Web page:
Jan 22, 2019
The Chemistry Department offers an undergraduate program with the following goals in mind:
- to provide a variety of course offerings that are consistent with the accreditation requirements of the American Chemical Society;
- to offer a program that will prepare students for graduate work in chemistry and related fields;
- to provide a strong scientific background for students planning careers in health-related professions;
- and to encourage students not majoring in science to obtain an overview of the impact of science on society.
The department offers two tracks leading to a B.A. in chemistry. The requirements for the two tracks are designed to allow students to choose their course work depending upon their ultimate career goals.
For more information, please visit the Chemistry Department’s website.
All students in either track (Standard and ACS-Certified) must complete two courses in calculus (either MATH 120 or MATH 124, and MATH 121 or MATH 125) and two courses in physics (either PHYS 110 or PHYS 120 and PHYS 111 or PHYS 121). Students must also demonstrate competence in communicating chemical concepts (e.g., through reports based on research in the chemical literature, Academic Spree Day presentations, Directed Study papers, Honors theses, or publications). All majors are required to take a standardized undergraduate chemistry knowledge diagnostic exam before graduation.
Science majors normally begin with
. The decision to begin with
must be made in consultation with the department and may require taking a placement examination offered at the beginning of each semester. The department encourages students with two or more years of high school chemistry to consider this option as it allows time for additional electives in the junior and senior years. The department publishes an undergraduate handbook, Majoring in Chemistry and Biochemistry and Molecular Biology at Clark University, which provides additional information. Copies are available in the department office.
Students must complete 9 courses in chemistry beyond Introductory Chemistry, including:
Two additional courses at the 200-level or above to total a minimum of eleven courses in chemistry.
One must be:
Students must complete 8 courses in chemistry beyond Introductory Chemistry, including:
Four additional advanced chemistry courses (200-level or above).
Two of these must have laboratory sections.
The ACS-certified track meets the entrance requirements for graduate study in chemistry and is recommended for those students with a strong interest in chemistry and a desire for a profession in the chemical sciences. The Standard track offers more latitude in course selection and is appropriate for those students with an interest in chemistry, but who plan to continue in one of the health professions (medical, dental or veterinary school), public school teaching, technical sales, etc.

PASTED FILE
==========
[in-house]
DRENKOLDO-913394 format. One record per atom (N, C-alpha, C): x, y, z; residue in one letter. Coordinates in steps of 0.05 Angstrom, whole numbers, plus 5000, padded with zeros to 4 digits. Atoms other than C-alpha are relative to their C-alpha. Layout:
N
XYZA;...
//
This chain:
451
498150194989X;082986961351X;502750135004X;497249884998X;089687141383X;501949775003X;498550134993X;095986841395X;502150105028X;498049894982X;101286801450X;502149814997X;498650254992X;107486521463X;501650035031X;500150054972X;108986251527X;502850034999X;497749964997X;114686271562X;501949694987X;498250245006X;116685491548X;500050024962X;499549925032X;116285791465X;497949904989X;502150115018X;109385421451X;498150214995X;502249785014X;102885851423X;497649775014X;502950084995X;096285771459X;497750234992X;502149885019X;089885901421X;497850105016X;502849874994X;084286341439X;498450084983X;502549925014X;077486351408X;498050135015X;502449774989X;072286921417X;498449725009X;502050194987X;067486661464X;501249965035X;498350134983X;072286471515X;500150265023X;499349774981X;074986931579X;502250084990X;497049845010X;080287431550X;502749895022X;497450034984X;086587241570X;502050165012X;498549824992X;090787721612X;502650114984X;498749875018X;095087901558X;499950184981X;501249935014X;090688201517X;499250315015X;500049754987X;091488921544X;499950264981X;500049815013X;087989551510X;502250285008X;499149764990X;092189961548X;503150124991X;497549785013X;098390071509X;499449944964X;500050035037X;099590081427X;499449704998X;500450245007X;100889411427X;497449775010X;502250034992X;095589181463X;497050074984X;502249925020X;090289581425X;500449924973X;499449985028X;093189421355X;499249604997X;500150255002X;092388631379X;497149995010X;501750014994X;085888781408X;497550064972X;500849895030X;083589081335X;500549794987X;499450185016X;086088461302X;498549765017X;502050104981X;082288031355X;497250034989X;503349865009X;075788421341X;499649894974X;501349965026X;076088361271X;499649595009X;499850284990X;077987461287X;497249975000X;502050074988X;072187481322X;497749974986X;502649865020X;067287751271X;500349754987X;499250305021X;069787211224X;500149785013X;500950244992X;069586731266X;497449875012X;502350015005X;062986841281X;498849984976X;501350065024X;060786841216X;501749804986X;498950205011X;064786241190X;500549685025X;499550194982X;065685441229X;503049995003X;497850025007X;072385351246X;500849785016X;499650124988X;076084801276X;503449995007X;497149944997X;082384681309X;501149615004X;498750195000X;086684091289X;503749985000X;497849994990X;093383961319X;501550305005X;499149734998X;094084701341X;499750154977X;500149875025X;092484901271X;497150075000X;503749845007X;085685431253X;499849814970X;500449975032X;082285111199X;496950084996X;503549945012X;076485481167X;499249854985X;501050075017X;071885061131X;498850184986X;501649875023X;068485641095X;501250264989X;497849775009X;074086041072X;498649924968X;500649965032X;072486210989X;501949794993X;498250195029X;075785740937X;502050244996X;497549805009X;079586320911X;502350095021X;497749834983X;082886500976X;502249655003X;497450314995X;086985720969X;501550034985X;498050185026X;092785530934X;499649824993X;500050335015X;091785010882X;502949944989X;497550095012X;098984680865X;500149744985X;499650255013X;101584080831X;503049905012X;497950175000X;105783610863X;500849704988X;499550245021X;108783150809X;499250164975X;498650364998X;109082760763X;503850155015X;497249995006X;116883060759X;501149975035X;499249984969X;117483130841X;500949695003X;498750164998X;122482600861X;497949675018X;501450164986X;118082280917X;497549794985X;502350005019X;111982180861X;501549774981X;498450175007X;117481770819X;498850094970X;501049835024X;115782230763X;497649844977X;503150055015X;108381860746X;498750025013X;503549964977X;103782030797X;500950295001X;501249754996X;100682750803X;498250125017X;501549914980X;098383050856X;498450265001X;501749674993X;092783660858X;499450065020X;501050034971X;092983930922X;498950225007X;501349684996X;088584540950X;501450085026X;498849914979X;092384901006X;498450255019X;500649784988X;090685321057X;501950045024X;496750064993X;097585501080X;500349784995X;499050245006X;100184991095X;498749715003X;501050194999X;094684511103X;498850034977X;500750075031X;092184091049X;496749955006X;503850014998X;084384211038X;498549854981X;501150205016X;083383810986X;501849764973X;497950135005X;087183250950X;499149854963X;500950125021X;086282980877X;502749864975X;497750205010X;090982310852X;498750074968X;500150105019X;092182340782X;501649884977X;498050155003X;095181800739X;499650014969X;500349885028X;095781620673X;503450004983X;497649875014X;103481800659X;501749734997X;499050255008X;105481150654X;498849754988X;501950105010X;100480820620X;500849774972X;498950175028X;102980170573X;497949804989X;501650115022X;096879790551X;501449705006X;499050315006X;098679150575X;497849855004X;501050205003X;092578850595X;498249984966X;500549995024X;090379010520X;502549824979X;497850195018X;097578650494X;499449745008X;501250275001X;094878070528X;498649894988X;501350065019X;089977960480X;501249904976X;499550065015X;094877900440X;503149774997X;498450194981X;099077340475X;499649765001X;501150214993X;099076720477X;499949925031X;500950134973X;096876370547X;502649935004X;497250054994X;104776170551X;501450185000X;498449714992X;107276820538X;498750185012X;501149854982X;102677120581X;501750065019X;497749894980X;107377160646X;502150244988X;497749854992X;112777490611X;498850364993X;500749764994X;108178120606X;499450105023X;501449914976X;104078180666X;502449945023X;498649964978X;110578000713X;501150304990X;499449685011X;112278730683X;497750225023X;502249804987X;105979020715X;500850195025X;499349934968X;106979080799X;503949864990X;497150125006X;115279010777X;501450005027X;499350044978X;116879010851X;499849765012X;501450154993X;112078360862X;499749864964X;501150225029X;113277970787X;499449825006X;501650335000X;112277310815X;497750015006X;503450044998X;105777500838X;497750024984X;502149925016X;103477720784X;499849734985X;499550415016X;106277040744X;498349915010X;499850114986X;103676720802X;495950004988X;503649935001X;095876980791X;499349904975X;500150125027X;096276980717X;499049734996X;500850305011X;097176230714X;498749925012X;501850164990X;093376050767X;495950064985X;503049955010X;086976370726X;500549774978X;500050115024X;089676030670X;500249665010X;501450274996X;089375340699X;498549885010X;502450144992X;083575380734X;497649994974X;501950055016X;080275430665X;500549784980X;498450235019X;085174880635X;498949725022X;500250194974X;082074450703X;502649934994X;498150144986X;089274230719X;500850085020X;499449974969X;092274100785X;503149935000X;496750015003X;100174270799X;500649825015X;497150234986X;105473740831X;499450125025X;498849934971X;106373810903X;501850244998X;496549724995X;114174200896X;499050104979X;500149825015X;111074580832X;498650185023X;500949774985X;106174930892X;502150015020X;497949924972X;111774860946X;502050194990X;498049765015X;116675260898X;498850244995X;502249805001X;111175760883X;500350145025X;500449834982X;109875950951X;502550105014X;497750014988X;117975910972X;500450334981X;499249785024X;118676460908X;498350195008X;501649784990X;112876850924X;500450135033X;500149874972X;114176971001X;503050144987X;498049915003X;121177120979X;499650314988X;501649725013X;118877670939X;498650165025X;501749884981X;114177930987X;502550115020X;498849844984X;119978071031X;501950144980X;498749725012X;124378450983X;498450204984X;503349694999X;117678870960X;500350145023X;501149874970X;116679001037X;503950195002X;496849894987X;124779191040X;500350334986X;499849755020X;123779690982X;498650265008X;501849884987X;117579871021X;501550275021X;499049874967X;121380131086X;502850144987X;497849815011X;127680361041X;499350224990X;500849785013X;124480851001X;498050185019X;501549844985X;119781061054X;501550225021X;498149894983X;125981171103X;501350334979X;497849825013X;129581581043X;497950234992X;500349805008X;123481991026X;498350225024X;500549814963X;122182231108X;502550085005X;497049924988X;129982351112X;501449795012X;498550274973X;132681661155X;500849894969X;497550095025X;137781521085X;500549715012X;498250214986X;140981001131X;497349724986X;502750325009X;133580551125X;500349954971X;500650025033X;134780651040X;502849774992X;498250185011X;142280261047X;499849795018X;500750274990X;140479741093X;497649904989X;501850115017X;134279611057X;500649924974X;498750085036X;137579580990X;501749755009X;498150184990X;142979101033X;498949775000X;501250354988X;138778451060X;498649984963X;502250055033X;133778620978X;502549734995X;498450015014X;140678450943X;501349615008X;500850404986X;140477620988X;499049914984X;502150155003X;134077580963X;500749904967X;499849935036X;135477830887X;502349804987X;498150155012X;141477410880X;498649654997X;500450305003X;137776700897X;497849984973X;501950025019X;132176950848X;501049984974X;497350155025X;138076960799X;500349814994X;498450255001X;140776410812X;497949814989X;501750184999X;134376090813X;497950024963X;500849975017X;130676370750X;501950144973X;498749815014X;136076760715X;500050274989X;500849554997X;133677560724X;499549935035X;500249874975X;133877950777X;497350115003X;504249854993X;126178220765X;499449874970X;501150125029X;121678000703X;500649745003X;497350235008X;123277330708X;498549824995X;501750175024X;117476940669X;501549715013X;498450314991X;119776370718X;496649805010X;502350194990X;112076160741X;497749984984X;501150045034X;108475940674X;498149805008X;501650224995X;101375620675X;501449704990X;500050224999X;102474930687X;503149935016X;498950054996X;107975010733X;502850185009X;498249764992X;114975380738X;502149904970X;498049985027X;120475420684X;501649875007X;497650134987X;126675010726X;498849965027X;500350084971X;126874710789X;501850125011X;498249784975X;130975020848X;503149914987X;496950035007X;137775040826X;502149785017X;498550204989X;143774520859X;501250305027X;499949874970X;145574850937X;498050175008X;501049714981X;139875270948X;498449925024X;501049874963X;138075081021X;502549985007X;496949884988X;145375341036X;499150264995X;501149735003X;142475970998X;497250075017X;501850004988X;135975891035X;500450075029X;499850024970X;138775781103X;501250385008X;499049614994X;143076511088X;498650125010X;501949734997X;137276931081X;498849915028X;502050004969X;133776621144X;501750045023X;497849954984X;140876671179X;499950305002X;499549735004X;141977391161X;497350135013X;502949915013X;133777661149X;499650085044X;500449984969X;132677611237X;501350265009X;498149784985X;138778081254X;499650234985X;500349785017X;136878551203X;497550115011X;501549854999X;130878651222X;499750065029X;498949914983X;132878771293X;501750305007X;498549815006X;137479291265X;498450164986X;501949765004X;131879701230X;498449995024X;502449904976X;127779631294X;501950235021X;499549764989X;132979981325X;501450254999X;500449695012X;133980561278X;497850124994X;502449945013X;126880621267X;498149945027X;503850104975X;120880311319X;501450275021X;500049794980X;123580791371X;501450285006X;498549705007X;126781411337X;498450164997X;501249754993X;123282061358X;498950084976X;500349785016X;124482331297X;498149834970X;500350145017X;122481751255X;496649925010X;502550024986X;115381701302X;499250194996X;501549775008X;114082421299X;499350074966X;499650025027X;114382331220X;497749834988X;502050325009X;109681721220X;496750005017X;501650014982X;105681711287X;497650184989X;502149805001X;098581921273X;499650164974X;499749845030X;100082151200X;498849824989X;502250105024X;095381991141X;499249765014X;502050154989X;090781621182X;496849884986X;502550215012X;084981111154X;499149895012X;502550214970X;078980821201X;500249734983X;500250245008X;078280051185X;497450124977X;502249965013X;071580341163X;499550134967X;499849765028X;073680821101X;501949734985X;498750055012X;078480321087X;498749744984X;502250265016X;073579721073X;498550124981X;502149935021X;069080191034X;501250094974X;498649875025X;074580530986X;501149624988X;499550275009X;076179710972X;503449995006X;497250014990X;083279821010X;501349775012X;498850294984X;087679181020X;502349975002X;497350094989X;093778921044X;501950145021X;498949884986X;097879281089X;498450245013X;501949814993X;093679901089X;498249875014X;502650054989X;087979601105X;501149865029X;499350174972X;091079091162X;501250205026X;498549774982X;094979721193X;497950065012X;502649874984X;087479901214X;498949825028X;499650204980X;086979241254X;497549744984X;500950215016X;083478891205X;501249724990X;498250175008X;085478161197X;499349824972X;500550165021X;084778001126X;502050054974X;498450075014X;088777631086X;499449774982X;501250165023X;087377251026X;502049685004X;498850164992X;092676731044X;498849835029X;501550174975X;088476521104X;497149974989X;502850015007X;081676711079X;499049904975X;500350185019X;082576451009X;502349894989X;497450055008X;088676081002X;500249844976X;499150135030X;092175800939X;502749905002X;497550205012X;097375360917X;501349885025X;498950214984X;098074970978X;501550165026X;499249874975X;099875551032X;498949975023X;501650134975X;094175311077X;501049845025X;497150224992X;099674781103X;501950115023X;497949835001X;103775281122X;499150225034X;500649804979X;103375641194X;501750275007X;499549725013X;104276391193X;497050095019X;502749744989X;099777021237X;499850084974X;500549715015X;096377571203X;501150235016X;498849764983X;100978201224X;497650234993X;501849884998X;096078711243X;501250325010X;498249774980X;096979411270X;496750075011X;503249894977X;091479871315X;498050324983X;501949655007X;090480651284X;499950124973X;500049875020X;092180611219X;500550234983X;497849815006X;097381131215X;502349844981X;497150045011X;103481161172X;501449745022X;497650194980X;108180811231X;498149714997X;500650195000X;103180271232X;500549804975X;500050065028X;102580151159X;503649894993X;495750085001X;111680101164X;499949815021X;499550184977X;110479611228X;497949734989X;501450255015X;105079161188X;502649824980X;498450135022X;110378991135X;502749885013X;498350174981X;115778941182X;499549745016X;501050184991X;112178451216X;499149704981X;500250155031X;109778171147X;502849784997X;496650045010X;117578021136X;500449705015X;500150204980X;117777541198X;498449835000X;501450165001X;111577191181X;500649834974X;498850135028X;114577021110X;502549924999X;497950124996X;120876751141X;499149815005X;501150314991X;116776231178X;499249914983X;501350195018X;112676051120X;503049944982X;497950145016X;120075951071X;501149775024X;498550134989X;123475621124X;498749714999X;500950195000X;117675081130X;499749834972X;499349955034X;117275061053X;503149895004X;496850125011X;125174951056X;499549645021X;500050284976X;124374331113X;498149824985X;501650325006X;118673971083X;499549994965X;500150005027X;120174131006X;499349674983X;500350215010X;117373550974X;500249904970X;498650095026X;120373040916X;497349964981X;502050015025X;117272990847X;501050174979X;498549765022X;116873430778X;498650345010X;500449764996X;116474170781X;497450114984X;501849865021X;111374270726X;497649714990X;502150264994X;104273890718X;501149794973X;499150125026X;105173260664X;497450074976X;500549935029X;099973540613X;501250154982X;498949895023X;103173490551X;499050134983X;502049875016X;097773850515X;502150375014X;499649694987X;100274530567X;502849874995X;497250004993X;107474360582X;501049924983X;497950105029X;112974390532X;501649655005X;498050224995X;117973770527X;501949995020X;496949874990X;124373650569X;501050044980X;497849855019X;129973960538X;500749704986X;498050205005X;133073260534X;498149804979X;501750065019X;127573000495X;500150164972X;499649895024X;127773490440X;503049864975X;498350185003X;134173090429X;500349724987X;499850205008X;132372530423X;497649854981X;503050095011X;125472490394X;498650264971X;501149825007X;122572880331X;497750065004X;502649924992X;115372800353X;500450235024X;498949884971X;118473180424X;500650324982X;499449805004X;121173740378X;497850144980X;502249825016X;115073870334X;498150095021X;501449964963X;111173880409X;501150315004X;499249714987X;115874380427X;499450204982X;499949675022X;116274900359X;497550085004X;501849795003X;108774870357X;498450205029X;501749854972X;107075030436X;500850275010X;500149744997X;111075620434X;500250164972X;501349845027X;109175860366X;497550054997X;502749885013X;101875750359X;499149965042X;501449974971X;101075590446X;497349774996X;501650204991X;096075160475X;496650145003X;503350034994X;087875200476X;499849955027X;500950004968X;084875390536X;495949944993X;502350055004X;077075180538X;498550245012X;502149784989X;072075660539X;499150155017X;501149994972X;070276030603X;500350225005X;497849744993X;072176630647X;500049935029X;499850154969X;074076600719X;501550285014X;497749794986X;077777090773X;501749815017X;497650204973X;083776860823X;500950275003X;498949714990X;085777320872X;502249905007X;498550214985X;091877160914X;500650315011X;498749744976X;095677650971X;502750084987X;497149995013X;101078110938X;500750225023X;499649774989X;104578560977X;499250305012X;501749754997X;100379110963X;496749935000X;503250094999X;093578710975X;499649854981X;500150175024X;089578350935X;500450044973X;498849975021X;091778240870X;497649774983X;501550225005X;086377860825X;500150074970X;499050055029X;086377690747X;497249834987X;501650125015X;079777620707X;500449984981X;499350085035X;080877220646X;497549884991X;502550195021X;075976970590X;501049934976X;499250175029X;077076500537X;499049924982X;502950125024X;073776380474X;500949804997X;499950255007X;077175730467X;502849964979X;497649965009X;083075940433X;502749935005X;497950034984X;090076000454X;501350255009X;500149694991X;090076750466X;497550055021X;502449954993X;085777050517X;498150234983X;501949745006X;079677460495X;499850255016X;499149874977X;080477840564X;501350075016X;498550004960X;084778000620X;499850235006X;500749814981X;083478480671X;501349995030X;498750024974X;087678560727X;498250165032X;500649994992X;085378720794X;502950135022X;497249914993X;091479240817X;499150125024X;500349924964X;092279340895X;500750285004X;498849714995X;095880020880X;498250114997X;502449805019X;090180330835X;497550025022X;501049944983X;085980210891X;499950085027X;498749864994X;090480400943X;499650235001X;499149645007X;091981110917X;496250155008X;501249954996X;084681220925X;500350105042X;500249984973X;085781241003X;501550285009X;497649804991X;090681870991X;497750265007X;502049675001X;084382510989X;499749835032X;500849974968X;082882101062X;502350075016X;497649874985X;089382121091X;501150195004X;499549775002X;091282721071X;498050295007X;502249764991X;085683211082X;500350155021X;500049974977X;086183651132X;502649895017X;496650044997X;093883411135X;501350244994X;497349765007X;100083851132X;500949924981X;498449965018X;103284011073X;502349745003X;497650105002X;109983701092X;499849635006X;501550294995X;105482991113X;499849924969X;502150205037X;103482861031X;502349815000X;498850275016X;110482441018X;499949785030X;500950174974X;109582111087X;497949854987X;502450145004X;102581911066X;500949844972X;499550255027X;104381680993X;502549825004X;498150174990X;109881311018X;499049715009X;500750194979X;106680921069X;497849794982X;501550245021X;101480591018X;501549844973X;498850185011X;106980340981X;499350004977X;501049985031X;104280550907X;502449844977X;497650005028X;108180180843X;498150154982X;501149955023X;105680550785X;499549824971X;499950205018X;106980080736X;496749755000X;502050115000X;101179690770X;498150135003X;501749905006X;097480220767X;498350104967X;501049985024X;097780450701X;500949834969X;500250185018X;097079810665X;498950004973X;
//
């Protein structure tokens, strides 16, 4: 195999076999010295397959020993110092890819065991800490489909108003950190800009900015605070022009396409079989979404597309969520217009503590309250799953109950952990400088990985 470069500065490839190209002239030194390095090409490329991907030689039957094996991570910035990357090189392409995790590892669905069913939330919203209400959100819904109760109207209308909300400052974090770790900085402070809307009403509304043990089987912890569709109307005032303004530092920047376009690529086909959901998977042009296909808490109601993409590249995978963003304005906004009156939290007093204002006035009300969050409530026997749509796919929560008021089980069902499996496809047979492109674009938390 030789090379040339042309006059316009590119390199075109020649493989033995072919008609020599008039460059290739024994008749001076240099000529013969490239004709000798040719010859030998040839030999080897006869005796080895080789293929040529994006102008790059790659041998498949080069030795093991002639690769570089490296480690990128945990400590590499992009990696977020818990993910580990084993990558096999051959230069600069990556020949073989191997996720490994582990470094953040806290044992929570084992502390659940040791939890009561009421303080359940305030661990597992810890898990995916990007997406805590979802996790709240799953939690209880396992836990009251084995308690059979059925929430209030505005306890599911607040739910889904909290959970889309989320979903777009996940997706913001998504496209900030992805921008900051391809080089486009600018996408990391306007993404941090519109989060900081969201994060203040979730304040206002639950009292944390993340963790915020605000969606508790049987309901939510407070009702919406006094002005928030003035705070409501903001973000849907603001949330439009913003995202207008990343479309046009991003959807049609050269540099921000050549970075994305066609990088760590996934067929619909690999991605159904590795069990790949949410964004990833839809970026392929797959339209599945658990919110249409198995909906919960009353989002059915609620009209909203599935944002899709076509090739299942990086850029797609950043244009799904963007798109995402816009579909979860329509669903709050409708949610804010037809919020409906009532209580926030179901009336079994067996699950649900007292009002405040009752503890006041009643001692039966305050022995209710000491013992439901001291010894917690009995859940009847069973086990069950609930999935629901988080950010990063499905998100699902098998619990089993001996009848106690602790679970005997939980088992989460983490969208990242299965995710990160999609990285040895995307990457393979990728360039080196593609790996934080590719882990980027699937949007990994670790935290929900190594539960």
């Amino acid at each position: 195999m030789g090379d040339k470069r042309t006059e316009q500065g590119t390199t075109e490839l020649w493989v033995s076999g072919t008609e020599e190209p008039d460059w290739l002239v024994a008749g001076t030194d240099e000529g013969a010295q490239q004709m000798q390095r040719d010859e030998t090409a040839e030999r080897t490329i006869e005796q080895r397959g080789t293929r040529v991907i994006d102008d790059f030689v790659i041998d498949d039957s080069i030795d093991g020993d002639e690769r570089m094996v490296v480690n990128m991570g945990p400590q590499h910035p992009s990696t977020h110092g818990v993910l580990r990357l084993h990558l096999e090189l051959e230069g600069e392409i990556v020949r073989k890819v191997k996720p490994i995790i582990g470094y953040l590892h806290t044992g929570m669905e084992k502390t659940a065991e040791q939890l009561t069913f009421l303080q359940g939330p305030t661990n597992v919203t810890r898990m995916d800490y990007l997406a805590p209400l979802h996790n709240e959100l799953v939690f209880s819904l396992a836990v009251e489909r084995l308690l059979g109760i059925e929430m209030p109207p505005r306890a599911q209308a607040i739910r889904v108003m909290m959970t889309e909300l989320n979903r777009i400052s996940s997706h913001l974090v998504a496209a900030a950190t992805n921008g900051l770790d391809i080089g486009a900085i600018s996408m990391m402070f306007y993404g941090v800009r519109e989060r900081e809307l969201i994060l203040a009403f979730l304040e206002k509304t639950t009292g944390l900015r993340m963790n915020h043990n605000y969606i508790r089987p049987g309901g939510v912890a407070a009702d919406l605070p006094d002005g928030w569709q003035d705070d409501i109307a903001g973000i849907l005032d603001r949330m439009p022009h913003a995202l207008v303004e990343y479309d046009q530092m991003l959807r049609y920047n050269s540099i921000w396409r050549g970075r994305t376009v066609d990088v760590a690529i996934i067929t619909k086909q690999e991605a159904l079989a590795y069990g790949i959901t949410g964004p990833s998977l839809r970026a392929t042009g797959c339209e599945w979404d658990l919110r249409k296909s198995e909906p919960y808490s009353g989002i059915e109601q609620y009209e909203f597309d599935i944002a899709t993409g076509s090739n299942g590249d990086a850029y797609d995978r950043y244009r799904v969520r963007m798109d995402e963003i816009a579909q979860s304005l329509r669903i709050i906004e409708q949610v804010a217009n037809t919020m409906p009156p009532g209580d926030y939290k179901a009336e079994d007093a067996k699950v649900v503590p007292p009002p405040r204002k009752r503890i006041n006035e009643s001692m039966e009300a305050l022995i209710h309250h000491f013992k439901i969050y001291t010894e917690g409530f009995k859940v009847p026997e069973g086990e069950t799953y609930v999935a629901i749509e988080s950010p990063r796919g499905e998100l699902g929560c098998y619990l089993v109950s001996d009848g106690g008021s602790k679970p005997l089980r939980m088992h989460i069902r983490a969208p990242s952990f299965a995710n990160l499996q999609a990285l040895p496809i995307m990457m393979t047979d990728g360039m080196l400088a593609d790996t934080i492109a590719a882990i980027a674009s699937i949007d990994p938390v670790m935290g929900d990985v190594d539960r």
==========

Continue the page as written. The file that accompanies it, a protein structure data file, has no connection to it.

The requirements for the first two years are identical, so students do not need to make a final decision on which track to follow until the end of their sophomore year, but are encouraged to discuss career plans with members of the department early to make the most appropriate choice.
Students planning graduate study in chemistry are strongly urged to take additional advanced courses in chemistry, mathematics, physics and biochemistry. All majors are encouraged to undertake independent research projects as a candidate for Honors, Directed Study or through one of the department’s summer research fellowships, and are eligible to do so following completion of CHEM 102 or CHEM 103 .
An Honors Program is offered for highly qualified and motivated majors. Students who want to enter this program must apply in writing to the department chair prior to the beginning of their senior year. Participants are required to engage in an independent research project, participate in the department seminar program and pass a set of comprehensive examinations. Further information about the program is provided on our undergraduate research website or can be obtained from the department chairman, Professor Luis Smith (Room S212, Sackler Sciences Center; firstname.lastname@example.org).
Sergio Granados-Focil, Ph.D.
Shuanghong Huo, Ph.D.
Charles Jakobsche, Ph.D.
Ernest Krygier, MA
Noel Lazo, Ph.D.
Arundhati Nag, Ph.D.
Donald Spratt, Ph.D.
Luis Smith, Ph.D.
Mark Turnbull, Ph.D.
Daeg S. Brenner, Ph.D.
Karen L. Erickson, Ph.D.
Frederick Greenaway, Ph.D.
David Thurlow, Ph.D.
Wen-Yang Wen, Ph.D.
Courses offered within the last 2 Academic Years